While it’s commonly agreed that data is the currency of the IoT, there’s no ready-to-cook recipe on how this journey from data to value works, especially in the industrial IoT (IIoT) domain, characterized not only by the high number of dispersed and diverse devices, but also by the high volumes of non-homogeneous device data.
IIoT demands both timeliness of such device data in the operational technology (OT) side of the system, as well as exploiting the real-time awareness stemming from the aggregation and analysis of these various data streams at the edges of the IIoT system. To ultimately create business value, best-in-class edge and/or cloud-based information technology (IT) exploits this awareness and turns it into actionable insights for new business models, optimized asset utilization, employee productivity, etc.
Developing business-critical IIoT systems is challenging, as 'multi-dimensional engineering' is required to address often conflicting requirements with regard to complexity, scalability, timeliness, security, maintainability and evolvability.
As there's no out-of-the-box solution for building your IIoT system—addressing your business goals and exploiting your devices interconnected by your OT/IT infrastructure—a generic approach to the system architecture is needed that balances the required degrees of freedom with regard to (1) exploiting specific devices, (2) transforming their specific data into common awareness (aka information) and (3) allowing for real-time control of the system's assets based on best-in-class edge and/or cloud-based information technologies.
IIoT systems require a robust, secure architecture that stands the test of time while also addressing:
- Connectivity (for dispersed devices, edge-based real-time analytics-processing & control, cloud-based information technologies)
- Syntactic interoperability (common/understood awareness allowing for edge and/or cloud-based processing leading to actionable insights and value)
- Ubiquitous and fault-tolerant data availability (allowing the exploitation of any device data to create real-time awareness of assets and shared awareness/information anywhere, whether at the edge or in any private/public cloud)
- Unconstrained innovation (incremental change with regard to supporting devices, new target platforms, new engines for visualization/analytics, new control/optimization strategies, etc. without jeopardizing the currently running system)
Moving Towards a Solution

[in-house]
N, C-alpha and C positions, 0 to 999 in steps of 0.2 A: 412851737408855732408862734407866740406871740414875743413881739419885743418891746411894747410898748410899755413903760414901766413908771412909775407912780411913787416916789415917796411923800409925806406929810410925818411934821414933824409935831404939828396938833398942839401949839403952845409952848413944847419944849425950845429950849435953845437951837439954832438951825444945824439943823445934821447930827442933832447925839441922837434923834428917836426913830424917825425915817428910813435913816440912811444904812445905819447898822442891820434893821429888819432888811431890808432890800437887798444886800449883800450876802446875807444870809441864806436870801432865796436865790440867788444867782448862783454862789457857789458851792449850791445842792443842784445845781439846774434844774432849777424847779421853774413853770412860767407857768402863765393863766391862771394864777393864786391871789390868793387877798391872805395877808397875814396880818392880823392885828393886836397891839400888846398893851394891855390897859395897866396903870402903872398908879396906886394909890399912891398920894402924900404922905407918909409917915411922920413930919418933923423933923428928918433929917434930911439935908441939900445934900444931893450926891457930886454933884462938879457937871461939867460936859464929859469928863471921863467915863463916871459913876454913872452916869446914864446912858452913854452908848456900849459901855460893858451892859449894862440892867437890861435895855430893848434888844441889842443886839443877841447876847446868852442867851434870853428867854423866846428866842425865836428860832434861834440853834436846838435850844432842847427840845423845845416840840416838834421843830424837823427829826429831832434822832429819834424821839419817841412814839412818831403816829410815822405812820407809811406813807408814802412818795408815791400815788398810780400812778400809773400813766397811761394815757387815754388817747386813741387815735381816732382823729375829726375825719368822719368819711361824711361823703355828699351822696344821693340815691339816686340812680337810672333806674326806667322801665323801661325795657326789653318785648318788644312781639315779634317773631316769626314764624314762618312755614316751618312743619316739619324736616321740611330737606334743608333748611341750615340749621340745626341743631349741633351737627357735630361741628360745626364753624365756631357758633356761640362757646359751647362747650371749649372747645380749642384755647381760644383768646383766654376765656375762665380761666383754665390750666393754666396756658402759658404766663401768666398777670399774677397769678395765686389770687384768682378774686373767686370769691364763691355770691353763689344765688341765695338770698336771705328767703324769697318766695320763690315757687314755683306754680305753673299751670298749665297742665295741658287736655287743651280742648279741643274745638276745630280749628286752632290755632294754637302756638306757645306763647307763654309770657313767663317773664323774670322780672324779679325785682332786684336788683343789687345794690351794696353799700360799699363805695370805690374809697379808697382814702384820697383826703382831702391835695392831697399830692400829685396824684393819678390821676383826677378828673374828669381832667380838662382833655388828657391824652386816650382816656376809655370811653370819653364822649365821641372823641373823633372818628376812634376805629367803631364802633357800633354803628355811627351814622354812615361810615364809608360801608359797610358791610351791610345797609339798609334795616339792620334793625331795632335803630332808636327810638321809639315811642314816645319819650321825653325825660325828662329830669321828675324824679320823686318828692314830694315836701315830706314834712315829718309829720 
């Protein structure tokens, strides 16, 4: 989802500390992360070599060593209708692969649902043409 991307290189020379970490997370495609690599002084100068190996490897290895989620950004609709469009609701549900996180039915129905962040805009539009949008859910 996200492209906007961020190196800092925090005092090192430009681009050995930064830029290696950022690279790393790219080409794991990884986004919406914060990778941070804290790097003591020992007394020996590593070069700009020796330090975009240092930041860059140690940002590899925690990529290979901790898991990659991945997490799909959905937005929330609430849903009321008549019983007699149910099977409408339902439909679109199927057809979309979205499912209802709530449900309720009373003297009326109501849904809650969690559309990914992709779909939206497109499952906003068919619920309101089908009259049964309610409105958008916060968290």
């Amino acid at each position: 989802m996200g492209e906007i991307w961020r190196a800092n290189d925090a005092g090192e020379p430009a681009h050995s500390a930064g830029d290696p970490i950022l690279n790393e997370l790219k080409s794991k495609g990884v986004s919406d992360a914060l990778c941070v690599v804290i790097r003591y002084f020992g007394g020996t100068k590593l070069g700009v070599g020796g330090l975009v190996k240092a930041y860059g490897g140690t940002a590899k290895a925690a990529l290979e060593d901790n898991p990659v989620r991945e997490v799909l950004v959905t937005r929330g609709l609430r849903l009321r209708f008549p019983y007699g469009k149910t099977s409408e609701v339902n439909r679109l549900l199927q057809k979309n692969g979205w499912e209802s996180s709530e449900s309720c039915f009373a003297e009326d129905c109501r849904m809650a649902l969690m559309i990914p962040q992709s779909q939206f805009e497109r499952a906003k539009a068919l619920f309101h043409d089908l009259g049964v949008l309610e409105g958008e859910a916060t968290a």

To overcome the identified challenges of critical end-to-end IIoT implementations, the ADLINK Data River™ exploits the Industrial Internet Consortium (IIC) multi-tier reference architecture, supported by our Vortex DDS standards-based connectivity and data-sharing framework. The ADLINK Data River™ can be characterized by the following viewpoints.
All data, when aggregated over time and across multiple things, provides the basic awareness of the system, its data and its behavior and ultimately allows business-value creation by improving efficiencies or even creating new revenue streams. From the data perspective, this is realized through:
- Data Centricity: Modeling the system in data (devices/observations, awareness/analytics) and making such data ubiquitous, e.g., discoverable and available when/where it’s needed. Applying an architecture and underlying infrastructure that treats data appropriately.
- Layered Data Bus Architecture: Self-forming, logical data planes on machine (subsystem), system (factory), system-of-systems (site) or Internet (inter-site) level. Reduced system complexity by QoS-aware data management outside (timely distribution and robust availability) and transparency to the applications that produce and/or consume data. Maximized system flexibility by distinguishing between different planes of data, including raw device or I/O data, normalized and filtered awareness data and actionable business data.
- Common Data Model for Things: The common thing model describes all things in the system, allowing to capture the system as a hierarchy of things ranging from a simple sensor up to a complex, multi-machine system, and eventually up to assets distributed across the globe. This model takes into account metadata and various forms of descriptive data, such as state, telemetry and event data.
The Data River reduces the complexity of distributed processing, providing the right data at the right time in the right place with the right compute to make the right decisions. From a processing perspective, this is achieved by:
- Digital Twin Modeling: Exploiting virtual projections of real-world assets in the Data River to provide real-time control over asset behavior and allow physical equipment to be replaced by simulators either in advance of actual availability or to utilize earlier stored data for training and analysis.
- Distributed Processing: A dynamic set of applications or micro-services with maximum autonomy and minimal dependencies with the end goal of providing derived-value and business insights. Features include real-time data exchange and discovery of both data and users to enable spontaneous integration into a running system and QoS-driven data management for scalable, robust and real-time composition of the IIoT system components.